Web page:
Friday 8th September
Usually sayings aren’t to be taken literally but as I walked around Trinidad this afternoon under the scorching heat, it was like the calm before the storm. It seemed like a normal sunny day but a foreboding sense of dread cast a shadow across the town and the faces of people who passed me by. I might have imagined it, but the air felt different too. The humidity had intensified. At least it felt that way. If I did imagine it, then it very well could be the manifestation of my body internalising fear.
For the last few days, Ruchi and I have been trying to get as much information as we can about the movements of Hurricane Irma, a Category 5 hurricane that’s hitting Cuba tonight and the rest of tomorrow. It’s already caused devastation to many of the Caribbean’s smaller islands but we’ve been assured that Cuba has specially strong infrastructure in place for extreme weather. Without any considerable access to the internet or being able to muster up a few words of Spanish between ourselves, getting information – and the right information – has been no easy feat.
We’d planned to go to Santa Clara, believing we’d be safer in the middle of the country, away from the sea and closer to our end destination of Havana should we need to leave the country sooner. But at the last minute we changed our minds by opting to stay in Trinidad whilst the hurricane passed. Last night we put out a plea on my FB page for advice and this morning I was surprised to see all the replies. Even though we wanted to leave Trinidad because we felt we had seen everything we wanted to see, Ruchi and I decided it would be foolish to leave after reading the advice given to us.
Later today we heard tourists are being evacuated from Santa Clara so we made the right decision. Trinidad, we’re told, is one of the safest places to be as the hurricane is supposed to severely affect the east and then move along the northern part of Cuba. Luckily, I’m in the south so I don’t think it’s going to affect us badly, I guess tomorrow we’ll find out…
7.30 pm. The sky has turned deep purple and it’s thundering and lightening now. It’s hard to believe I was sheltering from the sun only a few hours ago and now I’m sheltering from the storm. Mother Nature is as unpredictable as she is strong and beautiful.
Ruchi is lying asleep next to me, or likely trying to sleep. It’s too noisy outside. The wind is rattling against the metal shutters that keep us safe. I’m glad houses in Cuba don’t have glass windows.
11 pm. I fell asleep and woke to discover all the electricity has gone. I’m weeping the loss of air con! Can’t believe it’s only 11pm. It’s going to be a long night…
It’s a strange time being in Cuba. An island where the internet is illegal in homes and where they only got wifi hotspots in 2015, and still, they’re only accessible in a few public spaces in each city. For the first week of our trip I loved how removed I felt from the outside world but now I want information at my fingers tips I feel like I’ve been stripped of a magic power.
I’ve become so used to being connected that I forgot what it’s like to wake up in a morning and reach for anything but my phone. When did that become more important to me? Is it even important to me or have I just adopted a bad habit I need to shake off?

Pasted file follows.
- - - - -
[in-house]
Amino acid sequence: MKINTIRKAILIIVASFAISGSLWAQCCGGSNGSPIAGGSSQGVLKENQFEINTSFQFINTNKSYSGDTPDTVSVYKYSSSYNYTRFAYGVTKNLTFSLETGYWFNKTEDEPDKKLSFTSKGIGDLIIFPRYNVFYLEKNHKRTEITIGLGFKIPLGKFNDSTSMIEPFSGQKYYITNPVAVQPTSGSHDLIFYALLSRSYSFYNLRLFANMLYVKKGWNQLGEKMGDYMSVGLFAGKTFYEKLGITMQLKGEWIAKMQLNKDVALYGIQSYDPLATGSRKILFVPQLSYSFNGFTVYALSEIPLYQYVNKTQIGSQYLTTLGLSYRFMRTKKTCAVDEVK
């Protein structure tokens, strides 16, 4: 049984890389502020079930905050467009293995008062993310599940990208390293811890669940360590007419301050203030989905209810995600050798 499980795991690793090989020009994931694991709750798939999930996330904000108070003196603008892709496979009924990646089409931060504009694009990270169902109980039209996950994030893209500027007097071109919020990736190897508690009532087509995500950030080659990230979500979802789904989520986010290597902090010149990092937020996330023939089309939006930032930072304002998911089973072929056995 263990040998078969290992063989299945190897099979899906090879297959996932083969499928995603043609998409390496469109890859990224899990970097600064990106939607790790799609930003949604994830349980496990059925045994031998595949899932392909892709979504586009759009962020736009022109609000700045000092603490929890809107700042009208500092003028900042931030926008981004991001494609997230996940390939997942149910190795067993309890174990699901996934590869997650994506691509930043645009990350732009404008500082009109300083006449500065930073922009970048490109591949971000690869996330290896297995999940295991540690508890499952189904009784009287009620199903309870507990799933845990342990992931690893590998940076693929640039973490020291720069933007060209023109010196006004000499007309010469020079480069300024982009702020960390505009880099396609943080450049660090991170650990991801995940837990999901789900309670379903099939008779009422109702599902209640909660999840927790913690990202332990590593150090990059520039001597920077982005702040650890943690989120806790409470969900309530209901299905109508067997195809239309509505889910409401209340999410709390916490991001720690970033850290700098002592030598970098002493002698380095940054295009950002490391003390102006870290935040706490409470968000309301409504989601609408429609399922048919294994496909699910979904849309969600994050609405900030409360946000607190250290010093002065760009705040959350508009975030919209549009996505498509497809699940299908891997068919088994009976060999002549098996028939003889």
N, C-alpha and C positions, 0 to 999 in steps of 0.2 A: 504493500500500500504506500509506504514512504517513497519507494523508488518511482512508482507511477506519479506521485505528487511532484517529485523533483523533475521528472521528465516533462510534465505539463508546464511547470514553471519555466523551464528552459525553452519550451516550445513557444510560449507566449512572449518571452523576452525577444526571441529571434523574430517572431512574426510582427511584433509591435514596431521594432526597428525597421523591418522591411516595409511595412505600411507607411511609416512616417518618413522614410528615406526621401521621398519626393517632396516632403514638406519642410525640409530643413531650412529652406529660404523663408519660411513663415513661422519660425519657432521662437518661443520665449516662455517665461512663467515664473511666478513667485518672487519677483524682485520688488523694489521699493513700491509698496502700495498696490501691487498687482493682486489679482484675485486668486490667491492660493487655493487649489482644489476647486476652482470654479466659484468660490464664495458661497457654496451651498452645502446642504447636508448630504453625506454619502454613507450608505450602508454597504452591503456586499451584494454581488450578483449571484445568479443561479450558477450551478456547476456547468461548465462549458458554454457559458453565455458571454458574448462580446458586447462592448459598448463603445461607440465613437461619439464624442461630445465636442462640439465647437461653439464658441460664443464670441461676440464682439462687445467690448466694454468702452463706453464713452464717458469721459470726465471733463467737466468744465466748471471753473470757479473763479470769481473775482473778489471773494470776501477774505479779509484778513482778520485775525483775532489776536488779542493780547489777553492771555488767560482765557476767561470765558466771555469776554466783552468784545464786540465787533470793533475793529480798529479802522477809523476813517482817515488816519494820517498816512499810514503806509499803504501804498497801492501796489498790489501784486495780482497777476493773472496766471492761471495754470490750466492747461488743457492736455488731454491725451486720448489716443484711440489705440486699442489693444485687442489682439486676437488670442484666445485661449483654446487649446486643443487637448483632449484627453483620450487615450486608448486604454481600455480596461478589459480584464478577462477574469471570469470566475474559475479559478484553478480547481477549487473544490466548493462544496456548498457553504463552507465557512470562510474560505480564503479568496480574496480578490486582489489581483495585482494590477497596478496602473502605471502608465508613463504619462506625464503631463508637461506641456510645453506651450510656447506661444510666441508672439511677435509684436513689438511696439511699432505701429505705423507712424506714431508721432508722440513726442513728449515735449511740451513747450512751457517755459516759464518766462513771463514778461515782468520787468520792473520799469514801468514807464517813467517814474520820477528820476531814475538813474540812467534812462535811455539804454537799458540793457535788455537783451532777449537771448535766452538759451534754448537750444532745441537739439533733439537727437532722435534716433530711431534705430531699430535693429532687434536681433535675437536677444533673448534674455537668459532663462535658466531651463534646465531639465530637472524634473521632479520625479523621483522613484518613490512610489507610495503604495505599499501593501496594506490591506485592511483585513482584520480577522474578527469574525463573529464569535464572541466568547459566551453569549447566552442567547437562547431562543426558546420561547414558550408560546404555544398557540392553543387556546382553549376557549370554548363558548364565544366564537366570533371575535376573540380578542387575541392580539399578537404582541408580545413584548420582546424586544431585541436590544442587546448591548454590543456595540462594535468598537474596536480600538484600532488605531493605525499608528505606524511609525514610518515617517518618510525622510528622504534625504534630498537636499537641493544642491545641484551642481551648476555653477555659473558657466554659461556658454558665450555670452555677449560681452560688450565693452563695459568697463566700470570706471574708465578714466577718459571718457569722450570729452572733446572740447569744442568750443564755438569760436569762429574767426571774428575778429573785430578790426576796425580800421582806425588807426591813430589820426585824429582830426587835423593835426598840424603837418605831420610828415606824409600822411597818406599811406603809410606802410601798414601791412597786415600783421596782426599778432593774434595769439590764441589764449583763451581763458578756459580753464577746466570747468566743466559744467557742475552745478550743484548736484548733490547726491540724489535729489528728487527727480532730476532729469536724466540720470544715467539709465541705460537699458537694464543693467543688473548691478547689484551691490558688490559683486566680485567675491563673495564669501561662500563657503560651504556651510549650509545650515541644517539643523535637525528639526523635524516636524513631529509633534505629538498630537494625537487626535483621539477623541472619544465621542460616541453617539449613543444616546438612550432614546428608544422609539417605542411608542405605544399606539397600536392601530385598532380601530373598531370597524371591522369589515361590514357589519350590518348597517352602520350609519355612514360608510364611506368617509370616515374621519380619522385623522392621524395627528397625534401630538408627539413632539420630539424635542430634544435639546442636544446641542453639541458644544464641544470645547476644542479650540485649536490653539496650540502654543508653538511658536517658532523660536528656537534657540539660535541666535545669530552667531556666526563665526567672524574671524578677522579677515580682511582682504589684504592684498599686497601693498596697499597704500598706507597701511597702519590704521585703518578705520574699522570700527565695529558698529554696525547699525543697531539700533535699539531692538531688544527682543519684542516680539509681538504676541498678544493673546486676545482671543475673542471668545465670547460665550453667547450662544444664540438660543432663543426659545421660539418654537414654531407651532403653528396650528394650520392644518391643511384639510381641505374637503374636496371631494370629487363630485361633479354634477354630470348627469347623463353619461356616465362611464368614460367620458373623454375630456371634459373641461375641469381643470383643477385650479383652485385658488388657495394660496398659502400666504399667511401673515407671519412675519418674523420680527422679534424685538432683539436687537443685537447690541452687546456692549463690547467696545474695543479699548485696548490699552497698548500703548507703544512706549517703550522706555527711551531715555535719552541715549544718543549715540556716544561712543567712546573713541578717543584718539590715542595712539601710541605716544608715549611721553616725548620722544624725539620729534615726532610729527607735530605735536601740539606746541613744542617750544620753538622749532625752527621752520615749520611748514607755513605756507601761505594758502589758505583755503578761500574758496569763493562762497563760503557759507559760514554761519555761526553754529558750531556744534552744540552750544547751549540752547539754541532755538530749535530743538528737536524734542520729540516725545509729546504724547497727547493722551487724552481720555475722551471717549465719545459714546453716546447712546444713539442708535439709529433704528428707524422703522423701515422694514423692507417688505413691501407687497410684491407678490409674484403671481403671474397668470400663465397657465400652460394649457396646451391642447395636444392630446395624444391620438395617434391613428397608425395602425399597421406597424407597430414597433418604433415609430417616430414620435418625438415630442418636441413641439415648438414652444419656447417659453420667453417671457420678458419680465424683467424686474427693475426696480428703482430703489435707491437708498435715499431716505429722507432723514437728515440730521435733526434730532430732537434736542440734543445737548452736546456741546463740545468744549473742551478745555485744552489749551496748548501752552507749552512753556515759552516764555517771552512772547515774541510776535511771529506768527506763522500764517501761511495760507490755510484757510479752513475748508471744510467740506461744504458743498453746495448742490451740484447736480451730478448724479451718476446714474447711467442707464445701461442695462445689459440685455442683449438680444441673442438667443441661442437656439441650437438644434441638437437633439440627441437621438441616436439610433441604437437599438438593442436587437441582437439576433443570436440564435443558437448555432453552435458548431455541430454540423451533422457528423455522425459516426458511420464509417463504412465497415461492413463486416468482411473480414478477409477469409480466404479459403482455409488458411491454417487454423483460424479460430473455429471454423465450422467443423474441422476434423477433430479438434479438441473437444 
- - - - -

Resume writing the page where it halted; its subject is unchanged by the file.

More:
Saturday 9th September
5 am. Woke up to the sound of my phone ringing. My friend, Rachel, from back home called to see if I were safe, “Shing! I didn’t expect to get through!” were the first words I heard before we had a quick conversation. I didn’t expect her to call. It was comforting to hear her voice. I should probably switch off my phone. I need to conserve my battery since I don’t know when the electricity will be back on.
I managed to sleep most of the night. The wind has grown stronger. I can hear banging outside. Not sure if it’s thunder or the wind’s destruction. Every now and again, a quick, sharp flicker of lightning momentarily transforms the darkness of our room bright white, the way heaven’s usually depicted in films.
I need to open the metal shutters or we’ll be in darkness the entire day. If we open them a little it will allow some light to seep through, but also rain. A bit of rain in our room is a trade off we’ll gladly make. We need light for our sanity. Most of all, I want to keep reading and writing.
9 am. We exited our room and ran through the courtyard into the main house to get the food we stored in the fridge. We’re using the torch on our phones because the kitchen has no natural light. We ate dry bread and fruit. We definitely don’t have enough food to last the next couple of days. We regret not stocking up on more food but everywhere closed early yesterday and it’s so damn hard to find supermarkets in Cuba.
We ventured into the main living space and water is already seeping in through the lurid pink walls. It’s flooding into the house under the door where there’s a tiny gap too. The day has only just begun….
10 am. The wind is persisting but it’s not as strong as I imagined it to be. Maybe we’re not getting the full impact because we’re hibernating in a room at the back of the house which keeps us very insulated. I’m glad we stayed in Trinidad but I hate this casa, Spanish for house. Usually in Cuban casas you stay with a family and experience their hospitality and enjoy home-cooked food. That’s what we’ve been doing so far but the owner of this casa, Rudolfo, has left us the entire house without anything to help us prepare for the hurricane. At first we were happy to have the place to ourselves but now we’d like the reassurance, safety and warmth people can bring to situations like this.
11 am. The courtyard is imprisoned in a metal mesh. It’s a good safety measure. A few bricks and tiles have already crashed onto the mesh that would otherwise have smashed straight through onto the courtyard. We’re not spending any time outside our room if we can help it, but we need to pass the courtyard to get to the kitchen.
12 pm. The rain is relentless. Some water is seeping under the door into our room from the courtyard. My rucksack was on the floor and now the clothes I had at the bottom are sodden. I’ve wrung them out and shoved everything onto our beds. I have no clean clothes left. I look like shit and smell like a decaying piece of fruit that’s been left to languish and turn mouldy at the bottom of a fruit bowl.